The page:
Its been a busy few weeks for me between working full time and working on some nutrition related content. During this time, I’ve registered with the Association for Nutrition and am now officially a Registered Associated Nutritionist – woohoo!
What does that mean?
Well…. the Association for Nutrition or UKVRN is a registered charity, they are the governing body for nutritionists in the UK and they make sure that all nutritionists registered with them are competent and sufficiently qualified to at least an undergraduate degree level. Their role is to protect the public and all nutritionists registered with the AfN must meet a strict code of conduct and standards for scientifically sound evidence-based nutrition and its use in practise.
As a Registered Associated nutritionist, I hold myself to a high standard of conduct and ethics and you can be sure that all information given out will be professional, up to date and evidence based. There is a lot of confusing nutrition information out there coming from unqualified, self proclaimed nutritionists and my main aim is to protect you guys from bogus nutrition messaging.
There are three types of nutrition professionals out there..
A dietitian uses the science of nutrition to devise eating plans for patients to treat medical conditions. They promote good health by helping to facilitate a positive change in food choice. Dietitians must complete a 3 or 4 year undergraduate or a masters degree. The title ‘dietitian’ is protected by law therefore only those registered with the HCPC may call themselves a dietitian.
- Registered nutritionist (RNutr) and registered associated nutritionist (ANutr)
Registered and registered associate nutritionists provide scientific, evidence based information and guidance about the impacts of food and nutrition on the health and wellbeing of humans at an individual and population level. To register you must have completed a 3 or 4 year undergraduate degree or a post graduate degree accredited by the Association for Nutrition. Unfortunately, the term ‘nutritionist’ is not a protected title by law, therefor anybody can call themselves a nutritionist. That’s where the AfN come in, when looking for a nutritionist, always look for those with either RNutr or ANutr after their name for sound evidence based, ethical nutrition advise.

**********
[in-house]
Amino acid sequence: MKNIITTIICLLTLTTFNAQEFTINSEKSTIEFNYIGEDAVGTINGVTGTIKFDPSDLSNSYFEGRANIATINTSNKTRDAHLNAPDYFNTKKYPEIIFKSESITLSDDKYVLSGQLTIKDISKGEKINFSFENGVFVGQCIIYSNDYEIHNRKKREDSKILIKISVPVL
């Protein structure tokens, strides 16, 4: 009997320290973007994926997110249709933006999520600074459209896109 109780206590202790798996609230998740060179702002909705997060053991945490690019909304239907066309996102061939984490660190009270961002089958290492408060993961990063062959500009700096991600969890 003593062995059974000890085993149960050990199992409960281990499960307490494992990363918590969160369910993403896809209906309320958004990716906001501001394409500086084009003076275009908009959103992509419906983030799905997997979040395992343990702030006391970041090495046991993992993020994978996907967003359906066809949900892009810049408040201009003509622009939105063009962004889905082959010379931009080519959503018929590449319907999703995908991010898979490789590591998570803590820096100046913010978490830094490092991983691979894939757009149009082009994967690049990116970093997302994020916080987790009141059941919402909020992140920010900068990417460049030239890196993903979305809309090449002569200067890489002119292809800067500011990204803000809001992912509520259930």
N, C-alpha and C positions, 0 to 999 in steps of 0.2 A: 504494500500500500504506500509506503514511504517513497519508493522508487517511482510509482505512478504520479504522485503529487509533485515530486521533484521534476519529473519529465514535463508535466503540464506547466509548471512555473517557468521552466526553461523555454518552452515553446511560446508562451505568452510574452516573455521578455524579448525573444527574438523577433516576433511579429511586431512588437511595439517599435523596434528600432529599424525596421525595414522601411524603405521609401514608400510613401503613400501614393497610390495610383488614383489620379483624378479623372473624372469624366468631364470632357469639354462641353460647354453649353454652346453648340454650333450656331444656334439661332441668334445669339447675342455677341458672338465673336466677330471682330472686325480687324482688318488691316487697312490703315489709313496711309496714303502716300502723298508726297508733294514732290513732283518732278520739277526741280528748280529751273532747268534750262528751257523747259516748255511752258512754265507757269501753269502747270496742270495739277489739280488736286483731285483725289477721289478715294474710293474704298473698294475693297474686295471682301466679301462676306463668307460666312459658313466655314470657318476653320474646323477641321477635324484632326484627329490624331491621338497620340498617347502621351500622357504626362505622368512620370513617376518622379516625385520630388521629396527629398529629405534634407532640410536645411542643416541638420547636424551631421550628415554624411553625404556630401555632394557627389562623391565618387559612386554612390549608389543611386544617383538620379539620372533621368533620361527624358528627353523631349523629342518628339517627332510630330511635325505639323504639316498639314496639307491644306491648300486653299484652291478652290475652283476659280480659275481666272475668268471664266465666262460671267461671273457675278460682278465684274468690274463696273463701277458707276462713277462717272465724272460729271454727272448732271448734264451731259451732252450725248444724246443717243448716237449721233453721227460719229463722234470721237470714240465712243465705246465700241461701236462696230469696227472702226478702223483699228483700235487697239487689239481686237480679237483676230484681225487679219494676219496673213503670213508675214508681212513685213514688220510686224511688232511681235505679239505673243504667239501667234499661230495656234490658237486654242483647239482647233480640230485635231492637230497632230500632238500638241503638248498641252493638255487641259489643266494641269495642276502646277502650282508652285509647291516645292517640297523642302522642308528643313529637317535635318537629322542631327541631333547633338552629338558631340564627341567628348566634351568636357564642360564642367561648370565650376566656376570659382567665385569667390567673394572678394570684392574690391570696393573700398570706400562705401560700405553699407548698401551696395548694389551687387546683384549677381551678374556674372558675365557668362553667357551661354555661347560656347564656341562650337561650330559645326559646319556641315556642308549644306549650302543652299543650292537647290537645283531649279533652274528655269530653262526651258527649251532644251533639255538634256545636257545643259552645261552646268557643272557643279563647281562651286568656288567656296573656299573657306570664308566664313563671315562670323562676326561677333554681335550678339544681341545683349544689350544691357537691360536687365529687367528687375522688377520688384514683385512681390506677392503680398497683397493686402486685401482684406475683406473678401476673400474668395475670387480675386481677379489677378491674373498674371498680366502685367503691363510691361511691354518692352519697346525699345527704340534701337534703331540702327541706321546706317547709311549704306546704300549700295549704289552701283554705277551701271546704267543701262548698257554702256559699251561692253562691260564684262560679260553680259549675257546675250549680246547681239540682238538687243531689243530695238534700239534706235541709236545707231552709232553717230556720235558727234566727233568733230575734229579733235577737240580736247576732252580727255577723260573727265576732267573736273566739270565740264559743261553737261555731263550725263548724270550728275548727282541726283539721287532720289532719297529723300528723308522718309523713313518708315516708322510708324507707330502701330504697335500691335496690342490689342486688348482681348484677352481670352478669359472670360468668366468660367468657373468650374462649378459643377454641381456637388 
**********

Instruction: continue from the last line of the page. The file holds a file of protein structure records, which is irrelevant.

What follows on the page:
- Nutritional Therapists
Nutritional therapists are described as those who ‘use a wide range of tools to assess and identify potential nutritional imbalances and understand how these may contribute to an individual’s symptoms and health concerns’. The title ‘nutritional therapist’ is not protected by law however they are governed by the complimentary natural healthcare council (CNHC).
Basically, what I’m trying to say is don’t trust everything you see on Instagram or online. Many ‘nutritionists’ have no qualifications and will end up doing you more harm then good. Would you trust someone who loves cars but has no mechanical experience/qualification to fix your car? Or someone who loves Grey’s Anatomy to operate on you? Me neither. So why do we trust almost anybody with no nutrition qualification to give us nutrition advice?
There are some great nutritionists out here but equally there are plenty of unqualified people giving dangerous advice. When looking for sound, trustworthy nutritional advice, particularly online, always check they have the quality mark post-nominal letters RNutr or ANutr after their name. You can also find a list of registered nutritionists in your area by looking on the Association for Nutrition website. I promise you won’t regret it.
If you found this interesting or helpful, please feel free to share amongst your friends and family and be sure to follow my Instagram page (@f.i.g_nutrition_) which has lots of nutrition tips and recipes daily! Have a lovely week!